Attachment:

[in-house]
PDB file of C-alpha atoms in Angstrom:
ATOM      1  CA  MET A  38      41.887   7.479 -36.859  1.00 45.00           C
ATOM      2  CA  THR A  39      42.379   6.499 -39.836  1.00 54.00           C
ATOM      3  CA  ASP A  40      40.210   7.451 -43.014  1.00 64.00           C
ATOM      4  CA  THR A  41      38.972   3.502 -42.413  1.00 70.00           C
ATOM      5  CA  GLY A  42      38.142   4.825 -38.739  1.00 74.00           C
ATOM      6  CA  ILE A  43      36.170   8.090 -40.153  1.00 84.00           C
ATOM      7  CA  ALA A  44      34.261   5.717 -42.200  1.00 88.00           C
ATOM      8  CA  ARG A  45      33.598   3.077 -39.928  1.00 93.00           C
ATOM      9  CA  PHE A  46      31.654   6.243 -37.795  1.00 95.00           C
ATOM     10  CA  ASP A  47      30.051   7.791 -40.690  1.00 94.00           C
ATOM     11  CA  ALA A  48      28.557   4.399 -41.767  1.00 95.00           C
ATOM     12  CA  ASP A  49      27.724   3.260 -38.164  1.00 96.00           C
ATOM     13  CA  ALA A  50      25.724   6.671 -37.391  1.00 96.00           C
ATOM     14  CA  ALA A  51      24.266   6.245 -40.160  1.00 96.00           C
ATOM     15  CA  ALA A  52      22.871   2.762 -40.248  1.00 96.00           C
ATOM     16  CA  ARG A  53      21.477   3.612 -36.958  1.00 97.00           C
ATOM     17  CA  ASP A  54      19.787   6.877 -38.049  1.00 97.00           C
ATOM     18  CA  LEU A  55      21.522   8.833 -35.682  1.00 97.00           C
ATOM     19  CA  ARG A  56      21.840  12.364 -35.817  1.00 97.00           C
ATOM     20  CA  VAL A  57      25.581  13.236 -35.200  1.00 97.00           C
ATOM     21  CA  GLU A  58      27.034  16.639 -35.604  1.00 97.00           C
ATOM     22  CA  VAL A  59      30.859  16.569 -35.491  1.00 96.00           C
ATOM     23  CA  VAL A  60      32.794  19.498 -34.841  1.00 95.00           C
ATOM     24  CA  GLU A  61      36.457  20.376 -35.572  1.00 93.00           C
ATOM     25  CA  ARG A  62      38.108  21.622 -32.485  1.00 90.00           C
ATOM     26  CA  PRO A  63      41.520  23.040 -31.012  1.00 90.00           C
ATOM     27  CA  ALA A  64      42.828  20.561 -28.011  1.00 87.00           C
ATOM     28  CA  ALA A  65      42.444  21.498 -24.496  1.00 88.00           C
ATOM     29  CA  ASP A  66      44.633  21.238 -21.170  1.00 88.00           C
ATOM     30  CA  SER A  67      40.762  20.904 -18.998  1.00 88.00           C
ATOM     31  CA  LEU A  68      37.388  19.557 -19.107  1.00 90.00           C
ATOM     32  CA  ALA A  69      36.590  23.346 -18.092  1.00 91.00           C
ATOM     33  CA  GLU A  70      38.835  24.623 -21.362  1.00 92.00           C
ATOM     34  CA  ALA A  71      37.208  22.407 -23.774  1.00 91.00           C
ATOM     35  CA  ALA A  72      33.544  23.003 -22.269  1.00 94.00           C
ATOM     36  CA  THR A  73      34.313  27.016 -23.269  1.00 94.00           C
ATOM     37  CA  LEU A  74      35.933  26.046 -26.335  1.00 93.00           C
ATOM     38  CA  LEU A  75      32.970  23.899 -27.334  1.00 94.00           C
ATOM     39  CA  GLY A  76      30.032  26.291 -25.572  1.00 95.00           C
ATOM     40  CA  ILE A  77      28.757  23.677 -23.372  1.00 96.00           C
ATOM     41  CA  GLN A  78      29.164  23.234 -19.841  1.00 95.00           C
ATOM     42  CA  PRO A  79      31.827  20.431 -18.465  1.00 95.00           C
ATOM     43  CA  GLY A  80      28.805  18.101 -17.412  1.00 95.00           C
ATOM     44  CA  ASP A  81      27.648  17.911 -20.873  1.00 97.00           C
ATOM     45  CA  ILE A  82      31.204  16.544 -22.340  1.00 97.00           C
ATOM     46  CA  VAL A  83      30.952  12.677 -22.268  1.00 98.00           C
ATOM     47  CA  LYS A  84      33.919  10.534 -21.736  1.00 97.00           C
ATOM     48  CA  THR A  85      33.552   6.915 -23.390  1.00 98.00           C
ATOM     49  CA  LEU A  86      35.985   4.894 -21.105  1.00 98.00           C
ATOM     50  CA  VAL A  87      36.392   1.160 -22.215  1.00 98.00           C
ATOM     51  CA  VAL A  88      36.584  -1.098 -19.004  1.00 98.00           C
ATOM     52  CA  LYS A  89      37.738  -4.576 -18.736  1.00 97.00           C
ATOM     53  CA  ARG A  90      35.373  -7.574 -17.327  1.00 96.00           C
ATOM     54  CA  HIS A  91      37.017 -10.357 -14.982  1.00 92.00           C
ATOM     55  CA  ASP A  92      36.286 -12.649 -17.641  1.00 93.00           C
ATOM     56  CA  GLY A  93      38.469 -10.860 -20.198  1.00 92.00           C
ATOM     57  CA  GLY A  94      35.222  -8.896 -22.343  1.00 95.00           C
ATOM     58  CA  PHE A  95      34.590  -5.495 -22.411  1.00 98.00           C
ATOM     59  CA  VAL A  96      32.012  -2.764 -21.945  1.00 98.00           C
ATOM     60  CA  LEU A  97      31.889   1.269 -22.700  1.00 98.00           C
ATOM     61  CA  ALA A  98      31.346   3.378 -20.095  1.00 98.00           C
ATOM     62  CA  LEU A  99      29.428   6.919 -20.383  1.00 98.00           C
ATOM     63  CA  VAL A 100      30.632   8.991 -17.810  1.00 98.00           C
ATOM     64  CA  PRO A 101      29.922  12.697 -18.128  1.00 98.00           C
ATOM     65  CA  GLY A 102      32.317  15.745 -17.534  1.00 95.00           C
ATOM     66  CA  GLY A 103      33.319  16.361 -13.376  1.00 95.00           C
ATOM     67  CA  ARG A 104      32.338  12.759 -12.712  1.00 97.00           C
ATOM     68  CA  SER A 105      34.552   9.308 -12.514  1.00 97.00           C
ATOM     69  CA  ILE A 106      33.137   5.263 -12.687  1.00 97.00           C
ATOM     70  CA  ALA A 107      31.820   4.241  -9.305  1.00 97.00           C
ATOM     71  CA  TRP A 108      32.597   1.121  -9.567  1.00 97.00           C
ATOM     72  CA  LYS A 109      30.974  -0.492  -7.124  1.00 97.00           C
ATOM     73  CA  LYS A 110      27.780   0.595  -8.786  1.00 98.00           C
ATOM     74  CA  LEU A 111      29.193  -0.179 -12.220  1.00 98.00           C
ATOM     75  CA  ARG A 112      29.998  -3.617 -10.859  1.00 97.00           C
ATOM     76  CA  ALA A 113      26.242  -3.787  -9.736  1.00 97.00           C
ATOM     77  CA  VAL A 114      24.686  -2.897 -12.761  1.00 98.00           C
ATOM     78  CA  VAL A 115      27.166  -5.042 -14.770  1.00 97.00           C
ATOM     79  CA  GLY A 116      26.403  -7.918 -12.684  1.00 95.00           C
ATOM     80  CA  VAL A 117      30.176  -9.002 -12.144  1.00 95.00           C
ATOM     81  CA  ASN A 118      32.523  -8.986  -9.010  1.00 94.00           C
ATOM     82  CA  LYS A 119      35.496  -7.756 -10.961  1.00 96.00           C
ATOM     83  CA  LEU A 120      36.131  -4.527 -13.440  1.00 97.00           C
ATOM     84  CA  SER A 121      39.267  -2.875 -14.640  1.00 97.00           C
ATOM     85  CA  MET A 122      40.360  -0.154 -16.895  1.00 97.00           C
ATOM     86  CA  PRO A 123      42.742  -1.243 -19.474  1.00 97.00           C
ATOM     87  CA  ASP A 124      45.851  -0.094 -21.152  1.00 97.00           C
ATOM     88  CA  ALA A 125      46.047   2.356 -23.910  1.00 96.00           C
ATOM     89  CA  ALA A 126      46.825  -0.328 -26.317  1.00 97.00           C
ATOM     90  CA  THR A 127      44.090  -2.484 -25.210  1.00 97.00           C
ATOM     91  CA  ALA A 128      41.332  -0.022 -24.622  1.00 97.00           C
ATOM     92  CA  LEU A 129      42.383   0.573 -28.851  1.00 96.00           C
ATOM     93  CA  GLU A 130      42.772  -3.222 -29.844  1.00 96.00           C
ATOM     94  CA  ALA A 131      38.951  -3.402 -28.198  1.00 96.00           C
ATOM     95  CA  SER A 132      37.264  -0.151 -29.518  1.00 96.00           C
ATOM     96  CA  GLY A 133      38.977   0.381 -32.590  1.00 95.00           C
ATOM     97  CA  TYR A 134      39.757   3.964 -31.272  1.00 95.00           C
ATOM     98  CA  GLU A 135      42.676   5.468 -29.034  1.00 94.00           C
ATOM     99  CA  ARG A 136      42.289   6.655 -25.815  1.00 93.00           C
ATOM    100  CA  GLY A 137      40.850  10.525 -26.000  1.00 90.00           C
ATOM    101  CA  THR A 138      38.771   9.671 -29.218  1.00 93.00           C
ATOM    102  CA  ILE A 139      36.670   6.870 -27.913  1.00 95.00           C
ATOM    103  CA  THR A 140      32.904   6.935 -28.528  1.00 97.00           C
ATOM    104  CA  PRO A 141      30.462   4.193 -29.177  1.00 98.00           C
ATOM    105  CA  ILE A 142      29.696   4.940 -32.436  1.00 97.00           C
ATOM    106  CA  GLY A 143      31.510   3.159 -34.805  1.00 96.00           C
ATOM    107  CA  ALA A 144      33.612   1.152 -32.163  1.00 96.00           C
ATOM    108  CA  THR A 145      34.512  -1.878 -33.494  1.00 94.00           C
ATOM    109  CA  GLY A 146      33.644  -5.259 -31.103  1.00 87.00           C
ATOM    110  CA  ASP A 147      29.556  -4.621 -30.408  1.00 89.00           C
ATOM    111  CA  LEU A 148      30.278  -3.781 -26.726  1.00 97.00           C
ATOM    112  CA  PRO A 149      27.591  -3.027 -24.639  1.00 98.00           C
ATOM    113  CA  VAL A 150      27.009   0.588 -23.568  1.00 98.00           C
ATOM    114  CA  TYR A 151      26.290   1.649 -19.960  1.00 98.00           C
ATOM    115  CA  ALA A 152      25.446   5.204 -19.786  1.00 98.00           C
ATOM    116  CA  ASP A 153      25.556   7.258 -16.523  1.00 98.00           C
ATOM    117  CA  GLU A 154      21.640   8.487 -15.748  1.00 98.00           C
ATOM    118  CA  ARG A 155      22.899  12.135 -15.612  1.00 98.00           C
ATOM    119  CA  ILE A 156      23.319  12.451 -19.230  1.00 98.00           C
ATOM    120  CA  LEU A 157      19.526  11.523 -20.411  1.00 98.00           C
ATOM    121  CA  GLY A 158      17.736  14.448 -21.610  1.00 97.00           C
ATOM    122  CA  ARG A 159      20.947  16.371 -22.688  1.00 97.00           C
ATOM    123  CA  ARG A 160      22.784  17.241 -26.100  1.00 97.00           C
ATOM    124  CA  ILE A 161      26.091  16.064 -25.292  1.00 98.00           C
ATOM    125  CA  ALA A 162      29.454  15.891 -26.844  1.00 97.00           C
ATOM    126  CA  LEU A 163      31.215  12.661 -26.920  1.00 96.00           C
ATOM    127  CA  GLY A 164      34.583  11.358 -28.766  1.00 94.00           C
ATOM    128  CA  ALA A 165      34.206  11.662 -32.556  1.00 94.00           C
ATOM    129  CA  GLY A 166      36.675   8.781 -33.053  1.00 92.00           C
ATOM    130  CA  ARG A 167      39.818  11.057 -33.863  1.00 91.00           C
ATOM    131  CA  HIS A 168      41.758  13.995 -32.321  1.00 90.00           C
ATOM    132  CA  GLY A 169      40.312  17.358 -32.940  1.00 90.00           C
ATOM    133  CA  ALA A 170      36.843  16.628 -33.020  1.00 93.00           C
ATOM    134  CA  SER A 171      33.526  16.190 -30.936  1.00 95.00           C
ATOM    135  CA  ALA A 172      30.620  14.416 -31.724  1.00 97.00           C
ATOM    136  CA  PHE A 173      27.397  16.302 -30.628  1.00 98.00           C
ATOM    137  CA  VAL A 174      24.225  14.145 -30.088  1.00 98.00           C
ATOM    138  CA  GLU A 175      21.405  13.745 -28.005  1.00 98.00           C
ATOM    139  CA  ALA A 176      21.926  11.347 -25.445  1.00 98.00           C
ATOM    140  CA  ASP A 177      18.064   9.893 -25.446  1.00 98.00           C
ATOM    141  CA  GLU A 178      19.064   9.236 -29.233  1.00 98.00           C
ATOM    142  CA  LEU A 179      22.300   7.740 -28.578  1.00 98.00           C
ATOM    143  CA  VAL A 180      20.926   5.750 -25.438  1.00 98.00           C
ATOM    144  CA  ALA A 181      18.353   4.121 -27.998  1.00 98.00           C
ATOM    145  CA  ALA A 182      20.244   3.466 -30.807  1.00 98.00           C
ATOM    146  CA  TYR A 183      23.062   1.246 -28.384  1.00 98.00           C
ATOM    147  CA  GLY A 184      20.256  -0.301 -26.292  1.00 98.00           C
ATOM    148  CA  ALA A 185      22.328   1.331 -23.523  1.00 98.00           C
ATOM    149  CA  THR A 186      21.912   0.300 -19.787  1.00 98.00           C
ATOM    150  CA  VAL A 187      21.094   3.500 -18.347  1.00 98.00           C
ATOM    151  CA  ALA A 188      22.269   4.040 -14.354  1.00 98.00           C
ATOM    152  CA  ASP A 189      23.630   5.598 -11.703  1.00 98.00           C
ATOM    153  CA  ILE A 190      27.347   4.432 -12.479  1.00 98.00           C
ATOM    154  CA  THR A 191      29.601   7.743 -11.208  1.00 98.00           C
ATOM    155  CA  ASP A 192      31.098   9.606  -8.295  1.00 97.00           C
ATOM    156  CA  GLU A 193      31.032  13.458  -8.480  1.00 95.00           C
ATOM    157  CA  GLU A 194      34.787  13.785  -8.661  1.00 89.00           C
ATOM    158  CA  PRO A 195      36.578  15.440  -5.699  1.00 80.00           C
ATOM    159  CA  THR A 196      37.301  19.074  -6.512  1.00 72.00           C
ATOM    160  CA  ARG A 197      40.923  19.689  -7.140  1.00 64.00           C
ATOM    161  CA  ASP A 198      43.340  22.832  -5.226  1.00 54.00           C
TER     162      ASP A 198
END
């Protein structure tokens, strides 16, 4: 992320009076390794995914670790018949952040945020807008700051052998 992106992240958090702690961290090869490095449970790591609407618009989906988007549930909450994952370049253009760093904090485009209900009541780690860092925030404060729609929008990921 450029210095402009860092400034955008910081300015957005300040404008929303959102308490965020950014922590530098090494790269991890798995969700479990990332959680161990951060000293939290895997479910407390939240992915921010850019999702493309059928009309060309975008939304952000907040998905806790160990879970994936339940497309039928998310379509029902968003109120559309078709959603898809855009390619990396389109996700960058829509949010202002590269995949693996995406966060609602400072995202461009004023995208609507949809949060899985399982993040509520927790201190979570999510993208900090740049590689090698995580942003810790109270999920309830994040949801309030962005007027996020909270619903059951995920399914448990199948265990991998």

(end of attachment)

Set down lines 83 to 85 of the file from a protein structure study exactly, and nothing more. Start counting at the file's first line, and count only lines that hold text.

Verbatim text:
ATOM     81  CA  ASN A 118      32.523  -8.986  -9.010  1.00 94.00           C
ATOM     82  CA  LYS A 119      35.496  -7.756 -10.961  1.00 96.00           C
ATOM     83  CA  LEU A 120      36.131  -4.527 -13.440  1.00 97.00           C